Allied Seafreight: allied victory

Allied Seafreight Logistics turned 25 earlier this year. In its quarter of a century existence, it has become a trusted family-owned business, known for quality service

Allied Seafreight: allied victory
Janice O'Connor


For Janice O’Connor, this year is somewhat big.

Not only did her company turn 25 in April but she too has reached a milestone – her 50th birthday.

Seated at the Dohertys Road office in Laverton North, west of Melbourne, it’s a busy Thursday afternoon with trucks whizzing past and containers being unloaded.

A leader with a warm and welcoming personality, it’s easy to see why O’Connor is widely liked.

The mother of three joined her father’s business upon establishment in 1994. Bill O’Connor was working for a Swedish freight forwarder before starting Allied Seafreight Logistics. He had migrated with the family 14 years earlier from Ireland, where he had spent some 20 years in the transport industry.

When the Swedes decided to downsize all overseas operations and concentrate on the home market, Bill set up his own business with their assistance, O’Connor explains.

"They gave us a year to transition the business from being an international business back to family operation," O’Connor says.

"The company wanted to be a one-stop shop – that was the buzz word at the time.

"He worked for them and had set up the Victorian operation and then Europe went into recession and they decided to retrieve all the business back into Europe and have the opportunity of buyout so Dad put his hand up," she adds.

"He was in his mid to late 40s and said if he doesn’t do it now he never will and they took it on board."


Bill had worked for a large family company in Ireland called Eurohaul before coming to Australia. When the unemployment figure started rising, he realised it was time to move on and give his family a stable future.

Janice was 25 when she joined the family business – learning everything from the ground up; operations, sales, warehousing.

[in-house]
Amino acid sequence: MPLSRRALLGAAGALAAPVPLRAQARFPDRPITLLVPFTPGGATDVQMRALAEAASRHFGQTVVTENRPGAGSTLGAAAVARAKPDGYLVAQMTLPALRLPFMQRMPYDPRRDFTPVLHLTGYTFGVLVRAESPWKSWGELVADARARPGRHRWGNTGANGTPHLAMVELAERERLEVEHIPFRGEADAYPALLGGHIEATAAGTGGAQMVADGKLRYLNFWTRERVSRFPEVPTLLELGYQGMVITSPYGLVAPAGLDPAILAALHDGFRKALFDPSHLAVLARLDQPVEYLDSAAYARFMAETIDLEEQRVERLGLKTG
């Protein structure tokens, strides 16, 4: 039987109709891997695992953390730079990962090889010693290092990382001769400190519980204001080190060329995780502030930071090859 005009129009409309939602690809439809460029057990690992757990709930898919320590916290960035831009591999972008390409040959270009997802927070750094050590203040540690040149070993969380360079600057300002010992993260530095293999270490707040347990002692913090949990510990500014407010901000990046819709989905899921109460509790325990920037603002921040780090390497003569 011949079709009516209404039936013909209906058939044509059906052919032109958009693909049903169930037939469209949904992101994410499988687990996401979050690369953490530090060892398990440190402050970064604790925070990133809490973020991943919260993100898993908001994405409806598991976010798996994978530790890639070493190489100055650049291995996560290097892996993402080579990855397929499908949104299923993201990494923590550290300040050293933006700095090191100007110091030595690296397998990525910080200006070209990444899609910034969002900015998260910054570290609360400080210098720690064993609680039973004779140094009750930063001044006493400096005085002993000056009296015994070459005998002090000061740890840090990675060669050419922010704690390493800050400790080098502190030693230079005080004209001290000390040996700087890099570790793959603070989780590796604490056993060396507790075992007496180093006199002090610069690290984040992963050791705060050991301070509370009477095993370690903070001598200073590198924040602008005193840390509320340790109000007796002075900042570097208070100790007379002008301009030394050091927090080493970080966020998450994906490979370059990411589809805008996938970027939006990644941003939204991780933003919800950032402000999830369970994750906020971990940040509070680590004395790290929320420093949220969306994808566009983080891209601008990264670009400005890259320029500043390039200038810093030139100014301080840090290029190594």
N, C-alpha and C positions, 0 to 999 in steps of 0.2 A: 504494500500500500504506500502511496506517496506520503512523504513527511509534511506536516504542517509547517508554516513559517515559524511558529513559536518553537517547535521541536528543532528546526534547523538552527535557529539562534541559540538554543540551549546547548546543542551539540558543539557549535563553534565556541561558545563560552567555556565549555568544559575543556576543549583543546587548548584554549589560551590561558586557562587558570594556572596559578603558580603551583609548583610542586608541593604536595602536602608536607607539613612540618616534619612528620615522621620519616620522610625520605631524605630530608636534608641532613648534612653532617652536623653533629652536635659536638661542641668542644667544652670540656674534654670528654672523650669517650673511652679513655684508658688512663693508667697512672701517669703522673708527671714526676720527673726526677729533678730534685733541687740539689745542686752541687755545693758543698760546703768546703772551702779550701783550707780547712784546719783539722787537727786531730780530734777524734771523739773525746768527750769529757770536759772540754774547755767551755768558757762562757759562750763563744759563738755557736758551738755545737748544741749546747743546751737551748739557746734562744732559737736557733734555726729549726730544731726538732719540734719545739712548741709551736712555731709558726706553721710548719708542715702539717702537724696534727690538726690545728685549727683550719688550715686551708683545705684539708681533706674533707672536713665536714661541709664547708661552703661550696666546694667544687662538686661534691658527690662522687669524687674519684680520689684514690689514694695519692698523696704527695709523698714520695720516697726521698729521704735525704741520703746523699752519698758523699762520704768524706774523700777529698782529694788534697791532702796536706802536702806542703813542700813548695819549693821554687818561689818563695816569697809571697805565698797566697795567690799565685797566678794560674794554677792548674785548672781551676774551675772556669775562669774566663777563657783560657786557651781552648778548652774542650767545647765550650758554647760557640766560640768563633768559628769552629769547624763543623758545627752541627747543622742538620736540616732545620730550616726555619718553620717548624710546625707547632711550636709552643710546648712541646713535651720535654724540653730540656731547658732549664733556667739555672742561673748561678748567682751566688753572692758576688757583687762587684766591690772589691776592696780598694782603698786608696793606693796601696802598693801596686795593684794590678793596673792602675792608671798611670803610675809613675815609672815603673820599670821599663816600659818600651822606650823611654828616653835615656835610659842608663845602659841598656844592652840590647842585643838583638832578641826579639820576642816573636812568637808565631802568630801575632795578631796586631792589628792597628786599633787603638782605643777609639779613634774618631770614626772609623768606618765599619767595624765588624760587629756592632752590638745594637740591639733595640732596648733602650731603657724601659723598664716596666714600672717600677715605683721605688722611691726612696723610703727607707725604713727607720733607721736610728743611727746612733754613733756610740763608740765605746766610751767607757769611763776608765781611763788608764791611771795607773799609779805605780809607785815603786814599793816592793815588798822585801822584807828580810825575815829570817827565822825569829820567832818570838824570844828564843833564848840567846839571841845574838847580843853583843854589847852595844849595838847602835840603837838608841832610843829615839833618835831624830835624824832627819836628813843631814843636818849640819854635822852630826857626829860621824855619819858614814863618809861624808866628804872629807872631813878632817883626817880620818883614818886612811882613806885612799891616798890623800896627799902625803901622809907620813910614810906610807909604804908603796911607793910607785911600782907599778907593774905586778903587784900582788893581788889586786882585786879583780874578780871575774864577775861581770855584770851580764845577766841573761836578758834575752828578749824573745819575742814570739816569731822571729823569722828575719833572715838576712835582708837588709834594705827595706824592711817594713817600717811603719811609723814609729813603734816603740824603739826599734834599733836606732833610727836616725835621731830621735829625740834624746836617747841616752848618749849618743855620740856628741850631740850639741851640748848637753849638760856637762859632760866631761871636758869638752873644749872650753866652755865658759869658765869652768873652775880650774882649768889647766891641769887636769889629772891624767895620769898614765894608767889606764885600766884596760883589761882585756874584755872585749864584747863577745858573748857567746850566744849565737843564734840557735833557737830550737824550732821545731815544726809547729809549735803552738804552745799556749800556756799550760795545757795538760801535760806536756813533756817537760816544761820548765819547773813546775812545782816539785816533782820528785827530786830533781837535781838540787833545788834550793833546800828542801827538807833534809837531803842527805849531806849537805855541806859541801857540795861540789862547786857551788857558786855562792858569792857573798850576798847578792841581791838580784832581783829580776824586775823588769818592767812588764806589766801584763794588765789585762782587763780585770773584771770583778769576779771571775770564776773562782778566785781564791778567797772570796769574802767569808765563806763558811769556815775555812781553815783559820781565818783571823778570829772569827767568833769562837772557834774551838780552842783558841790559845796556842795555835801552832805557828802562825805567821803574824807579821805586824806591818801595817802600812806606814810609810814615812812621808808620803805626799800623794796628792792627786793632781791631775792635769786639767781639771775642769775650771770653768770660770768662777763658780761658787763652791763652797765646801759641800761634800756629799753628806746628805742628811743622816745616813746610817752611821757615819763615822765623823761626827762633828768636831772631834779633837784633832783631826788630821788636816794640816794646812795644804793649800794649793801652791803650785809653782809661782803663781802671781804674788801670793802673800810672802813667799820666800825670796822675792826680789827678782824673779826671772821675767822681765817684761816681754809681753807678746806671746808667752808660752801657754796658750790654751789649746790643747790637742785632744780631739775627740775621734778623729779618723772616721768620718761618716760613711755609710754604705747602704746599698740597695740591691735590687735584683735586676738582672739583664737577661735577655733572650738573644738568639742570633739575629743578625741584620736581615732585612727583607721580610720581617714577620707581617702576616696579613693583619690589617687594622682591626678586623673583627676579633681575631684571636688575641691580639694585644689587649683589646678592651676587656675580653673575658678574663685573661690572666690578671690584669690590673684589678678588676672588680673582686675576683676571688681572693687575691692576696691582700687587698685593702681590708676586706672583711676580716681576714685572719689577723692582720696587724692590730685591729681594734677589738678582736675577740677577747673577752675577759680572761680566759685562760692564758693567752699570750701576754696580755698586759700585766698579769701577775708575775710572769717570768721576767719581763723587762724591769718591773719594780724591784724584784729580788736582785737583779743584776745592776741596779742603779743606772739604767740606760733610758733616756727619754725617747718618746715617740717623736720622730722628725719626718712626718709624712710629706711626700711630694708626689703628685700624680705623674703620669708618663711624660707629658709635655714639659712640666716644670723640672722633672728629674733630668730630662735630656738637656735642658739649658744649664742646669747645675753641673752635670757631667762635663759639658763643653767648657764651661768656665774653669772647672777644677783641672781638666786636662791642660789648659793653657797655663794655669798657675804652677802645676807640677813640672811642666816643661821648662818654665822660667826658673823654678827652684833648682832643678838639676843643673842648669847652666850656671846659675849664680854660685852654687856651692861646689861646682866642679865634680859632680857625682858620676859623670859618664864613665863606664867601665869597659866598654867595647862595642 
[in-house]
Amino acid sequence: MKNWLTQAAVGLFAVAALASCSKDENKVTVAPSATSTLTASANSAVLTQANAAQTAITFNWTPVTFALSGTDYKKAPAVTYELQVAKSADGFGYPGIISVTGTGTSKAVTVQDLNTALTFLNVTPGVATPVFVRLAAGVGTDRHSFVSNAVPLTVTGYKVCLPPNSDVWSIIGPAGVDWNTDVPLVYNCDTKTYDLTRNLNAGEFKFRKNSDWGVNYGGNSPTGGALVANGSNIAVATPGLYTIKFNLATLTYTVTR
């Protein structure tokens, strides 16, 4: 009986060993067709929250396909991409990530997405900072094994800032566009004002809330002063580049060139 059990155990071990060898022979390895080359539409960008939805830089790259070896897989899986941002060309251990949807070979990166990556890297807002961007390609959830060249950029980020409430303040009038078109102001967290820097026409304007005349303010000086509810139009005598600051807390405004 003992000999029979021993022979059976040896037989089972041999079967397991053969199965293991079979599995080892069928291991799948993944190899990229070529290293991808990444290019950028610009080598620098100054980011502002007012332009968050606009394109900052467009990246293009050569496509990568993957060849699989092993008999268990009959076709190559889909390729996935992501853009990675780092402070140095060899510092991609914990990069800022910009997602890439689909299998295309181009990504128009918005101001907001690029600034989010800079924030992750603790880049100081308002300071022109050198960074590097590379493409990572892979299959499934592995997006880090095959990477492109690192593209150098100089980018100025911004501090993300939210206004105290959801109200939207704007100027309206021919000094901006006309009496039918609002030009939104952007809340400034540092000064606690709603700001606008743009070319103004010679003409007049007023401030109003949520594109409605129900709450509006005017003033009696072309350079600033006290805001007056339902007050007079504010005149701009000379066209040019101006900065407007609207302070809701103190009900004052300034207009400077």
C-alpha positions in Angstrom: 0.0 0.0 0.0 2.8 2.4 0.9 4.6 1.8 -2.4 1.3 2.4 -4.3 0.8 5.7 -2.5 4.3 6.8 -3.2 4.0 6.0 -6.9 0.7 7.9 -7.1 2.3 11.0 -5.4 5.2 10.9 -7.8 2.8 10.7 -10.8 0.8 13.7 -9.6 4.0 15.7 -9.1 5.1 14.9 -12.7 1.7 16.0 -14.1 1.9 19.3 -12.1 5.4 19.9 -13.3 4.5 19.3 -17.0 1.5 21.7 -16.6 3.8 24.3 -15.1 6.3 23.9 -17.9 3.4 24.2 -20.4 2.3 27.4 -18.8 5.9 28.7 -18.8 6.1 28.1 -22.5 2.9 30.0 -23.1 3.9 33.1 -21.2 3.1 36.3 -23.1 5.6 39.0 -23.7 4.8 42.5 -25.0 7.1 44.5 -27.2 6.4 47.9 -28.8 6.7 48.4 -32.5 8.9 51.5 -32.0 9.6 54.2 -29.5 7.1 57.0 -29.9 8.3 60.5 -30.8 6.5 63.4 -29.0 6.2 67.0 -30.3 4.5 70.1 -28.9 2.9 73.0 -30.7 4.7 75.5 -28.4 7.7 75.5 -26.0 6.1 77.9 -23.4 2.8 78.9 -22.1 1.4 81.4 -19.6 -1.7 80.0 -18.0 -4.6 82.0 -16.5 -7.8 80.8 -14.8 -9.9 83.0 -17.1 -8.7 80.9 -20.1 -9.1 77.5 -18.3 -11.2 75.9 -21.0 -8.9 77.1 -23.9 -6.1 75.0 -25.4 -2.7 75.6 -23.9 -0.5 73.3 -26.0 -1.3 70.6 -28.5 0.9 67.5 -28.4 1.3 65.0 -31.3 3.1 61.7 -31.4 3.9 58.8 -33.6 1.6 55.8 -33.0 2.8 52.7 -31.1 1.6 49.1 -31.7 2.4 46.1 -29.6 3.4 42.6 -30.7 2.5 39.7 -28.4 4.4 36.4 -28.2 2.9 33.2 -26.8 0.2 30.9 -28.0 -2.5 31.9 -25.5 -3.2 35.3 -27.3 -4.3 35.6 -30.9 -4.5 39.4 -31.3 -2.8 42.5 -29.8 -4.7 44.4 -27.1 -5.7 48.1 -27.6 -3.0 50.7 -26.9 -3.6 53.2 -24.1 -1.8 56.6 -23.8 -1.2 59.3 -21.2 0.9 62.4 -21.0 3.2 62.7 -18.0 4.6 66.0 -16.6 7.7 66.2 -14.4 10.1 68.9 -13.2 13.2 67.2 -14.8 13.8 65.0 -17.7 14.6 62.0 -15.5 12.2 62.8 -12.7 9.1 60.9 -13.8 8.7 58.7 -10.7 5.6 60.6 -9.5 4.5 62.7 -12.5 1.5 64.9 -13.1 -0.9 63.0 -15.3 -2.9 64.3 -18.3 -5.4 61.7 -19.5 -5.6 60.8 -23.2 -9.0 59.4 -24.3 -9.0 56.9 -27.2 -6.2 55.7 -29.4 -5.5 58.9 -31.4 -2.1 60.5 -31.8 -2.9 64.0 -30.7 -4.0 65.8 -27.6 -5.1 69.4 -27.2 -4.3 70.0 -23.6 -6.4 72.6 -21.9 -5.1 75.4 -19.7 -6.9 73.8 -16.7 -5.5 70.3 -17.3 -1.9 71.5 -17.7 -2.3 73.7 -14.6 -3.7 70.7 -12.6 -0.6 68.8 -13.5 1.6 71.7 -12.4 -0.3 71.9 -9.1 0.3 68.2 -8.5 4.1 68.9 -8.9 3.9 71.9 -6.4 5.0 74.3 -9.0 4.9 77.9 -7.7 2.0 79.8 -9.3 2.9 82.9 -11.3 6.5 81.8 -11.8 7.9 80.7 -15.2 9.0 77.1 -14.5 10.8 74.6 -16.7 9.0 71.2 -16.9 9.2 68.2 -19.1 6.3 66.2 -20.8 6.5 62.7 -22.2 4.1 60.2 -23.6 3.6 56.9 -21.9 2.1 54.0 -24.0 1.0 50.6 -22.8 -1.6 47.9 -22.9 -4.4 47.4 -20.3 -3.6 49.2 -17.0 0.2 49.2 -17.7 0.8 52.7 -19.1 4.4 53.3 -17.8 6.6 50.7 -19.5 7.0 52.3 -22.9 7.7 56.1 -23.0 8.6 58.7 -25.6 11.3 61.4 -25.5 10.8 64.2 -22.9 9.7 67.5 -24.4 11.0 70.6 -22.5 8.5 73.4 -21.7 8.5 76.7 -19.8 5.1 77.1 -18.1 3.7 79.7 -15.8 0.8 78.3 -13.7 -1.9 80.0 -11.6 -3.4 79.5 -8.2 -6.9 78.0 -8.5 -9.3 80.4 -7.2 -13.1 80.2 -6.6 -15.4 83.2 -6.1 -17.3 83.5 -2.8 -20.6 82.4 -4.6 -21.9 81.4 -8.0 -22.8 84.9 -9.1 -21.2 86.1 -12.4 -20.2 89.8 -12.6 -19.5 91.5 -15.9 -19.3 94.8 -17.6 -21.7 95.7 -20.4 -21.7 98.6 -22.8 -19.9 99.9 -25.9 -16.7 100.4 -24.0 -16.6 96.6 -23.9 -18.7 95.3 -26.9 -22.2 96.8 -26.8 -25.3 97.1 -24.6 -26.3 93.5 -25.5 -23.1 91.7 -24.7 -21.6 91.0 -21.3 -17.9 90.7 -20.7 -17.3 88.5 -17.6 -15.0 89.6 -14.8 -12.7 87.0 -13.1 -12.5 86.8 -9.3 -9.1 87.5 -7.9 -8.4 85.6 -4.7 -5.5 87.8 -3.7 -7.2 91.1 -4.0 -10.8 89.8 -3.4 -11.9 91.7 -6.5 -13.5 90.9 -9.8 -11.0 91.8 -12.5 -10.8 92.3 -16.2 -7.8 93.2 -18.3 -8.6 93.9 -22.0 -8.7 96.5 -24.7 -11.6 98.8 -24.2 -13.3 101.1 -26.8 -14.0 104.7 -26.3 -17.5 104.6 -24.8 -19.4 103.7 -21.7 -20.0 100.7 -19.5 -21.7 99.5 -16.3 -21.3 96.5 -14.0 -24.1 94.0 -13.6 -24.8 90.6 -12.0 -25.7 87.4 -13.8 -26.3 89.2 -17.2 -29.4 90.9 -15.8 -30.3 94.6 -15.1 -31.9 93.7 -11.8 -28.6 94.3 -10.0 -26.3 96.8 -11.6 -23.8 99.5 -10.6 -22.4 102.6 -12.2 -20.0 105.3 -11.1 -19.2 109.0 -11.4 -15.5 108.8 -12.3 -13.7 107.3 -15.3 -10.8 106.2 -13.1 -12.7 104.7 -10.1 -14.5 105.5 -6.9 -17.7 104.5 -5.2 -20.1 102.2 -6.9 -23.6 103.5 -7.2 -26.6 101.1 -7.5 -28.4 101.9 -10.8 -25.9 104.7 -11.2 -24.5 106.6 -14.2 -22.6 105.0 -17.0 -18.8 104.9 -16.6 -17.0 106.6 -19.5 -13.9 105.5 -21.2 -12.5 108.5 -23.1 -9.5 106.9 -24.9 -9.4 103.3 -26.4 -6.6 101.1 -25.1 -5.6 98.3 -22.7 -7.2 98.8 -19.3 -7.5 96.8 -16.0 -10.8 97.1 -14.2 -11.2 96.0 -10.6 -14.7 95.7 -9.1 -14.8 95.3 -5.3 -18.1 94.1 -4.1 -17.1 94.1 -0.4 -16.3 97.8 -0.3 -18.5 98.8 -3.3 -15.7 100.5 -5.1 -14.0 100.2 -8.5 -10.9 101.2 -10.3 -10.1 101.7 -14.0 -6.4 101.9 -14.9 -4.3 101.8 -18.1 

However, there was never an expectation for her to join the business, she explains.

"I think because I’ve grown up around transport it was always something that interested me," O’Connor says.

"I did my transport experience at a freight forwarder, I used to do the data entry for drivers and I did a lot of work for dad at home.

"It was an offer that was put forward to me at the time and I wanted to do it.

"As a business, it’s changed now. I’ve had three children throughout the time and I’ve always been very lucky because they’ve come to work with me from the time they were born," she adds.

"When you’re in a family business it’s different – you don’t get the same maternity leave but it’s been a passion and it’s grown over the years."


The business entered a transition when Bill experienced health issues a decade ago.

He had a quadruple bypass heart surgery and two years later was diagnosed with non-Hodgkin’s lymphoma cancer.

"He’s 72 now and is enjoying life to his fullest but over that time I’ve taken more over the business," O’Connor says.

Now as general manager, she has kept the operations true to family’s values.

"That’s the culture we’d like to keep because that sets us apart with regards to our competitors," she adds.


Allied Seafreight provides a wide range of wharf cartage options for importers, exporters, freight forwarders and custom brokers.

Able to transport directly between the wharf and customers’ premises, it also carries freight to its warehouses for cross-docking or storage.

It operates two depots with a combined 15,000 square metre warehousing and 7,000 square metre hardstand space, servicing the greater Melbourne area as well as Geelong.


The business has a large and extensive subcontractor fleet and is able to provide equipment such as standard trailers, drop trailers, sideloaders, flatbeds, tautliners and other retractable skels to super B-doubles.

With reefer container points on site, it can also manage refrigerated deliveries and move over-dimensional freight.